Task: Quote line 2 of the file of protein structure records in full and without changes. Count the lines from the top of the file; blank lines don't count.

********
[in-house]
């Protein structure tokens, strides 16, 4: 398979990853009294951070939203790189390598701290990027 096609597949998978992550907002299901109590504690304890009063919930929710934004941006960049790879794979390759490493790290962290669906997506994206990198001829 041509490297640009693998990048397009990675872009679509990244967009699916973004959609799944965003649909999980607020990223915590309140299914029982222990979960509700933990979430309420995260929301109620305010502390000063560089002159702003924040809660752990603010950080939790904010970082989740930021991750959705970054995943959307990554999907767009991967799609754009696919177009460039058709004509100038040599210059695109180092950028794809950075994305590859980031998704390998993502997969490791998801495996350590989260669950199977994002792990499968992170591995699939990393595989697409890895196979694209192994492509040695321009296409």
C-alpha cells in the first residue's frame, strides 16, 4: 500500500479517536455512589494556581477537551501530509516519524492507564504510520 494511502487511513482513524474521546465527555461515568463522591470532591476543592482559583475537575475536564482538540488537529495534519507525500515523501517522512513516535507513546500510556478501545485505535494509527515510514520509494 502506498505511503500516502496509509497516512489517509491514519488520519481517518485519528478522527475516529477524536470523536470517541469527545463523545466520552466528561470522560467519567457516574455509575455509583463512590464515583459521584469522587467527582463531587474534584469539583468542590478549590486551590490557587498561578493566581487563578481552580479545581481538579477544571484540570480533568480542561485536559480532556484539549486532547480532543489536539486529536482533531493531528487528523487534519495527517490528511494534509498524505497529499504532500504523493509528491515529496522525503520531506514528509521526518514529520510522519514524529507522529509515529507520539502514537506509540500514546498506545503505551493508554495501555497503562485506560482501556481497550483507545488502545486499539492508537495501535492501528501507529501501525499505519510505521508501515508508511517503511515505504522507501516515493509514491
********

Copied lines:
């Protein structure tokens, strides 16, 4: 398979990853009294951070939203790189390598701290990027 096609597949998978992550907002299901109590504690304890009063919930929710934004941006960049790879794979390759490493790290962290669906997506994206990198001829 041509490297640009693998990048397009990675872009679509990244967009699916973004959609799944965003649909999980607020990223915590309140299914029982222990979960509700933990979430309420995260929301109620305010502390000063560089002159702003924040809660752990603010950080939790904010970082989740930021991750959705970054995943959307990554999907767009991967799609754009696919177009460039058709004509100038040599210059695109180092950028794809950075994305590859980031998704390998993502997969490791998801495996350590989260669950199977994002792990499968992170591995699939990393595989697409890895196979694209192994492509040695321009296409």